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A partnership you can bank on?

Independent retailers are at the mercy of their banks, so building and maintaining a good relationship with them is vital

In these tough times, banks can lend a hand to their smaller customers.

At least, that’s what they say. These days, banks style themselves as more approachable, and the new touchy-feely bank manager specialises not just in finance but also management know-how, market analysis, marketing expertise and survival strategies designed to spot market opportunities and exploit them. An all-round business partnership.

Royal Bank of Scotland (RBS) managing director of business and commercial banking Ian Kay says: “The importance of regular dialogue with your bank is key. Continuous contact will allow the bank to really get under the skin of your business to provide the best possible advice and support for it to thrive.”

Barclays head of retail and wholesale Richard Lowe agrees. “The relationship between a bank and a small business depends on networking, keeping an ear to the ground and sharing knowledge,” he says.

Ask fashion independents whether they regard their bank as a partner and the answer is very different. “No, I don’t find it helpful,” says Michael Thomson, managing director of lingerie and swimwear retailer Pour Moi in Macclesfield, Cheshire, who talked to his bank recently about “a small loan” for which it insisted he use his flat as collateral. “They seem to want everything. To do business with the bank I have to fit with its ways of working.”

Thomson’s remarks are typical of the way many indies feel about their banks: big, slow, ultra-cautious and bound by rules and regulations.

Chris Geer of five-store Essex designer mini chain Zagger says his bank totally misunderstands what it is to be a small businessman. “If you’re prepared to take a chance and have a go, banks see that as a weakness,” he says.

William Mair, owner of Falkirk young fashion indie Quest, strikes a note of laissez-faire that seems to be the best that many indies can say of their relationship with their banks. “It’s fine, but that’s because I never have to talk to it,” he says. Mair owns three shops outright and does not have an overdraft, “so we’re quite immune to bank interference” .

Notwithstanding indies’ opinions, the banks say they are keen to offer help - and cash - to smaller customers. Barclays’ Lowe says fashion indies have some advantages and some disadvantages over their high street rivals during a recession. “They can innovate and react to spending movements faster,” he says. “On the other hand, they often don’t have the depth of management
experience.”

Barclays has focused on UK retailers with its Turning the Corner scheme, a combination of practical guidance, workshops, industry discussions and networking for owners and managers.
RBS channels its support activities for smaller businesses through individual relationship managers based in a location close to them, “so that a close relationship can be easily fostered”, says Kay. It is also making an additional £3 billion of funding available, specifically to small and medium-sized businesses.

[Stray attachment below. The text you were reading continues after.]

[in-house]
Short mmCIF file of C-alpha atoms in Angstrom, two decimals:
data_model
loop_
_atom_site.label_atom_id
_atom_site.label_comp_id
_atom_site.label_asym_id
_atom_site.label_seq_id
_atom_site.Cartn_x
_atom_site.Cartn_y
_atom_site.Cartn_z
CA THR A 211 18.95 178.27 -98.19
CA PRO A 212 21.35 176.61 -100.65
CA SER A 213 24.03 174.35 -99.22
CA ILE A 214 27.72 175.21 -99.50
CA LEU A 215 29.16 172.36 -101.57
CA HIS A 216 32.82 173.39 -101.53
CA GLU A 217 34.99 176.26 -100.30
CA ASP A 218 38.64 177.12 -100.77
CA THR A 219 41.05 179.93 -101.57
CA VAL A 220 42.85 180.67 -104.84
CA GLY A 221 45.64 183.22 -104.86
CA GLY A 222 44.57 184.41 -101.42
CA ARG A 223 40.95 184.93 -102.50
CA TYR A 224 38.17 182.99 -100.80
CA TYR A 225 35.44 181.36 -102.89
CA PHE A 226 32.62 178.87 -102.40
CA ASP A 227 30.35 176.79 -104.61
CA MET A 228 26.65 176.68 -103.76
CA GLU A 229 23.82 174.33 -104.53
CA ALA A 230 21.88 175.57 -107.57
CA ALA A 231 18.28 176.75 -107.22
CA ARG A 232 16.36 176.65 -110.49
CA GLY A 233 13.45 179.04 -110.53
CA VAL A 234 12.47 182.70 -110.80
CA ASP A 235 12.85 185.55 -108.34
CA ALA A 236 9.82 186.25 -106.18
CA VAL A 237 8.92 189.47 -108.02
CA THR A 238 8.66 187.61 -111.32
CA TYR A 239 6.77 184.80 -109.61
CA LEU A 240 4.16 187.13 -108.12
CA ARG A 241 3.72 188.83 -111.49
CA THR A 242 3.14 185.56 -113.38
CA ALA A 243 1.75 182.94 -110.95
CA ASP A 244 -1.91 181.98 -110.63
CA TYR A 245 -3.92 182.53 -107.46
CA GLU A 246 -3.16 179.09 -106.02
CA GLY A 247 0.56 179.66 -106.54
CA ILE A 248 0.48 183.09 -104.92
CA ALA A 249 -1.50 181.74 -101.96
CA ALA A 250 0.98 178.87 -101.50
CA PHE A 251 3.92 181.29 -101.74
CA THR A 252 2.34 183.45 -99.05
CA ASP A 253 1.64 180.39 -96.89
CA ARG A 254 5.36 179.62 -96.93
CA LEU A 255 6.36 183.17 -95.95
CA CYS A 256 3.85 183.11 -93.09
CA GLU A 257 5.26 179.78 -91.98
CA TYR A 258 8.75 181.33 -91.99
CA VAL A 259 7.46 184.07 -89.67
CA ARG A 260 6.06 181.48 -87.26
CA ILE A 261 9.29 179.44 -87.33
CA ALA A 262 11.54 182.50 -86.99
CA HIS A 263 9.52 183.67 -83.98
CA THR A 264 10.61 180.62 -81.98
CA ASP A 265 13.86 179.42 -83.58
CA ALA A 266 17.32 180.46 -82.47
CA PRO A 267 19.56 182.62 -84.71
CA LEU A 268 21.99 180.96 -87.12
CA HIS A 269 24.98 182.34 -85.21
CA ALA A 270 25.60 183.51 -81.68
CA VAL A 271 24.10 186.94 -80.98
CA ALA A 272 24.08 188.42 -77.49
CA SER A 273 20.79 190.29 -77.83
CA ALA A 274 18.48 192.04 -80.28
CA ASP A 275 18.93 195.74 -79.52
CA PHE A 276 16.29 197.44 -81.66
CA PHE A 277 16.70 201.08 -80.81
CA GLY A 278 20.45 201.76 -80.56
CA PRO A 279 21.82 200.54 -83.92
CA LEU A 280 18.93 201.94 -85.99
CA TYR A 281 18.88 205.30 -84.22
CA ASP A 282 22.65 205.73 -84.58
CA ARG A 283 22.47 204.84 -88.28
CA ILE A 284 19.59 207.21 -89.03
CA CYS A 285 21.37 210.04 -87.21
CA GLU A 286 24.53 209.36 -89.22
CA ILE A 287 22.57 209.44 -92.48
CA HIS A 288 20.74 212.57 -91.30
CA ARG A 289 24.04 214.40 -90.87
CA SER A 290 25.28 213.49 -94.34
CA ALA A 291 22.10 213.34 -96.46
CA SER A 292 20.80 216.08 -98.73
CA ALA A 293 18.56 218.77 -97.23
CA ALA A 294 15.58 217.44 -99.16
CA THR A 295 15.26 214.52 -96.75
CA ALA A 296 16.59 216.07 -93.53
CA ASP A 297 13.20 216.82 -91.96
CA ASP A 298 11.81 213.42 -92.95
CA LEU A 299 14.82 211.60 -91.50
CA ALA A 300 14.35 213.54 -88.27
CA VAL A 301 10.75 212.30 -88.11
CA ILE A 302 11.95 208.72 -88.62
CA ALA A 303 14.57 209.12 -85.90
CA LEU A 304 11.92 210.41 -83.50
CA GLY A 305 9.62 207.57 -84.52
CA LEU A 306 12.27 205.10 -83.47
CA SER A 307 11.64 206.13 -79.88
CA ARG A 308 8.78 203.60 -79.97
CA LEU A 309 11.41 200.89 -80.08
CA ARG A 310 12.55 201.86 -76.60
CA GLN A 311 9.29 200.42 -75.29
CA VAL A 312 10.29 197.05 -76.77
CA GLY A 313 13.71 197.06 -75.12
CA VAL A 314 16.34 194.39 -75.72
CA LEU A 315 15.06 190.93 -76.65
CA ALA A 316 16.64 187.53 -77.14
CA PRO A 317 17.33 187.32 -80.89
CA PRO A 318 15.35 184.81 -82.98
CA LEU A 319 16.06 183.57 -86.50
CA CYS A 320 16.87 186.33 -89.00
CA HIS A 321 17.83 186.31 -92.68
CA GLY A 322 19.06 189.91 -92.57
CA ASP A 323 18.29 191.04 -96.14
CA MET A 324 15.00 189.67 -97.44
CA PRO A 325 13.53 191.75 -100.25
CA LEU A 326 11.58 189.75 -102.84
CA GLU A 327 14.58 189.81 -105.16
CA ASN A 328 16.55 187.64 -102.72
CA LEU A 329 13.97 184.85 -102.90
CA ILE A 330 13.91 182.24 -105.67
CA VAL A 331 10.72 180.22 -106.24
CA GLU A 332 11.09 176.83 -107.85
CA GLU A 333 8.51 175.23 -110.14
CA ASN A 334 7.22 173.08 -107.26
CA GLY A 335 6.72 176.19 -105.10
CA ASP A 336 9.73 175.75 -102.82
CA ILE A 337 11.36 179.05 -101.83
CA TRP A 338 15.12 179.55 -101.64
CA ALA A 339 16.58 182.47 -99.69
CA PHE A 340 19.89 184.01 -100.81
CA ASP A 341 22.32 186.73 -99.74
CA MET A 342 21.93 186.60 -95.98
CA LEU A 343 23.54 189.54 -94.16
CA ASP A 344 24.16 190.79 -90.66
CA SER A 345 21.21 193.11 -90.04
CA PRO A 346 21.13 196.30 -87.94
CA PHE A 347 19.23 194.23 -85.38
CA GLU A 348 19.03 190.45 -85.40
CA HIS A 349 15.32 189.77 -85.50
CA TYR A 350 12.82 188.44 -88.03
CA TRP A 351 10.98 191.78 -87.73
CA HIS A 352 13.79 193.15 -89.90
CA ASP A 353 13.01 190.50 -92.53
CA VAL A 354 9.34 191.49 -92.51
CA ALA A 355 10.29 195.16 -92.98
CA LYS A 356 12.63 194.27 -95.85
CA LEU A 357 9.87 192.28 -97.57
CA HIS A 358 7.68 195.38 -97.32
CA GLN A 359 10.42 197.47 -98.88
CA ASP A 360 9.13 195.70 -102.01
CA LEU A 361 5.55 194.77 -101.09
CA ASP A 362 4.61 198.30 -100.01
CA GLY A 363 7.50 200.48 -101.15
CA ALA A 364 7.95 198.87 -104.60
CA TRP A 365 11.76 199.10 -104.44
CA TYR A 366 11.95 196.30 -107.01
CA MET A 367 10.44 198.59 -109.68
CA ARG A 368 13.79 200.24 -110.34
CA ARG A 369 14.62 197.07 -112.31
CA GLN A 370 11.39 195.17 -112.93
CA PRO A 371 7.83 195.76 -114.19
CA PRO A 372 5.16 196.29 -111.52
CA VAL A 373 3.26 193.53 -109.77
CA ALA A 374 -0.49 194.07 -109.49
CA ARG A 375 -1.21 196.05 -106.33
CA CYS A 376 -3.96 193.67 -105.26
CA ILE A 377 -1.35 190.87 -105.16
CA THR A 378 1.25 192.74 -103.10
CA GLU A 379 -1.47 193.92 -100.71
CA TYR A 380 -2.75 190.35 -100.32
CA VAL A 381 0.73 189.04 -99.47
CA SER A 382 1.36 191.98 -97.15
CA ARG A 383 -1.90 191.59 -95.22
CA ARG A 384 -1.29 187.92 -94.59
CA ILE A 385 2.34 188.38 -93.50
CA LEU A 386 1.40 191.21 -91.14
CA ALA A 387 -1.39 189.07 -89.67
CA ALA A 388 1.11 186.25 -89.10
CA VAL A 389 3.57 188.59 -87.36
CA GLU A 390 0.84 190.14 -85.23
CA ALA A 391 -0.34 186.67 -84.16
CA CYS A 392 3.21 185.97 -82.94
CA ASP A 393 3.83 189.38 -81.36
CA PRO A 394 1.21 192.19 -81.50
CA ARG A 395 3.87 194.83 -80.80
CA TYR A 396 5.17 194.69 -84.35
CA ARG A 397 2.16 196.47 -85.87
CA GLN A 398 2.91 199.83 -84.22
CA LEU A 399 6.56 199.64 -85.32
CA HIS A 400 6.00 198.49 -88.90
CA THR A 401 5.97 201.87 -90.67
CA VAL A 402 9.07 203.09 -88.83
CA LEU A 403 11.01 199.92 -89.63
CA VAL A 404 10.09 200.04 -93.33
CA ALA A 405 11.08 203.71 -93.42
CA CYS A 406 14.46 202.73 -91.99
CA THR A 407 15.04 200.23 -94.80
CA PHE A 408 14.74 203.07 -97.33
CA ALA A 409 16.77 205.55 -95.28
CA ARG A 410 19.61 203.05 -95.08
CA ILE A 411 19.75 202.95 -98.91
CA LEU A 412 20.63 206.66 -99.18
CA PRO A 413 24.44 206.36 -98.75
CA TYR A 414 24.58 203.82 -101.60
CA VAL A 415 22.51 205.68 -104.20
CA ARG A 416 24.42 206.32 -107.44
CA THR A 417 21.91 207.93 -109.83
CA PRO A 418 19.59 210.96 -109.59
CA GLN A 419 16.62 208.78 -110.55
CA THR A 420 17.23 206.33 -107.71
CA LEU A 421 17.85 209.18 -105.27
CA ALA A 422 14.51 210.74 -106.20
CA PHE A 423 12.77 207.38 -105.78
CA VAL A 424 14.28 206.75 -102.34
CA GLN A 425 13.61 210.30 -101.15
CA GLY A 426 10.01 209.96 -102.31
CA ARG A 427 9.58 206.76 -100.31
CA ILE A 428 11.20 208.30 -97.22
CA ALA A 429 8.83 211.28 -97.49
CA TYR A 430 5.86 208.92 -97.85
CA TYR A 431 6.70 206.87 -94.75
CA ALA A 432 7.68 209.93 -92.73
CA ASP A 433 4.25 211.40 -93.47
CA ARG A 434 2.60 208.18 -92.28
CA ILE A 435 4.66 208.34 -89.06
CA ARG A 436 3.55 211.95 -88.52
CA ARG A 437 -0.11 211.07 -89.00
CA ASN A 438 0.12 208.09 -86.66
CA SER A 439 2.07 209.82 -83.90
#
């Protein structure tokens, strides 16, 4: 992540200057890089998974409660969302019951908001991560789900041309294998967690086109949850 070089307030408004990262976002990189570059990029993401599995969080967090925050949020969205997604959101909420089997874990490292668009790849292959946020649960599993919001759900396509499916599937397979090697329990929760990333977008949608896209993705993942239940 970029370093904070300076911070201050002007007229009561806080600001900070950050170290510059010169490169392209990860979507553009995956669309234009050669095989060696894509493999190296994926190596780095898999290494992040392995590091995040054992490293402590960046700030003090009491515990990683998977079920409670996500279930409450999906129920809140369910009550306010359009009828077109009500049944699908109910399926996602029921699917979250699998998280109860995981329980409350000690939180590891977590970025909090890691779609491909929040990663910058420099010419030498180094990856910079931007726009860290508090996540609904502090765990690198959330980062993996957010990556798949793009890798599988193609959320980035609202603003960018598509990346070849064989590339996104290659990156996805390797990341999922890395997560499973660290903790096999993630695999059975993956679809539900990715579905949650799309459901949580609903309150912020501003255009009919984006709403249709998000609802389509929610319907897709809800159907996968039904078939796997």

Ultimately, the yawning gap between the mindset of indies and the average high street bank manager is unlikely to converge at a time of economic stress. Nonetheless, banks are a resource for their customers, and during a recession, small businesses need all the help they can get.

Recession-beating tips

Ten tips for fashion independents in the recession, supplied by RBS and Barclays:

1 Keep your supply chain supple This is not a time to be holding large amounts of stock. A loss of stock flexibility now could make the difference between success and failure.

2 Beat down the landlords Negotiate hard on rents for new and already occupied properties. The unthinkable terms of 18 months ago are now more than possible.

3 Bricks plus clicks equals minimum risk and maximum return There’s never been a better time to look at online trading. It brings in extra revenue for little outlay.

4 Maximise SKU certainty Analyse your SKUs for the fast movers and steady sellers and cut everything else back to a minimum.

5 Cost-engineer to maximise profit If you’re commissioning manufactured lines, ‘de-spec’ the designs as far as is practical to keep production costs low.

6 Customer service is king Indies excel at the personal touch - and in a recession it amounts almost to a secret weapon. Invest in your staff and train them to build relationships and provide a great customer experience.

7 Sell out Avoid discounting surplus stock by matching quantities to buying trends as far as you can predict them. Consumers have a greater tolerance for sold-out lines during a recession.

8 Use credit cards to maximise your credit loop If you pick the right point in the month, paying for goods or services by credit card means suppliers are kept sweet with instant payment but you get up to 40 days to settle up.

9 Look around for bargains Look at your cost base to see if anything can be renegotiated - a capital payment holiday, a ‘forgiveness arrangement’, slightly longer credit terms - many of your suppliers will now be amenable.

10 Cash in, cash out Cash is king. Consumers are increasingly paying for purchases with cash rather than plastic, and if you can, pay staff in cash too.

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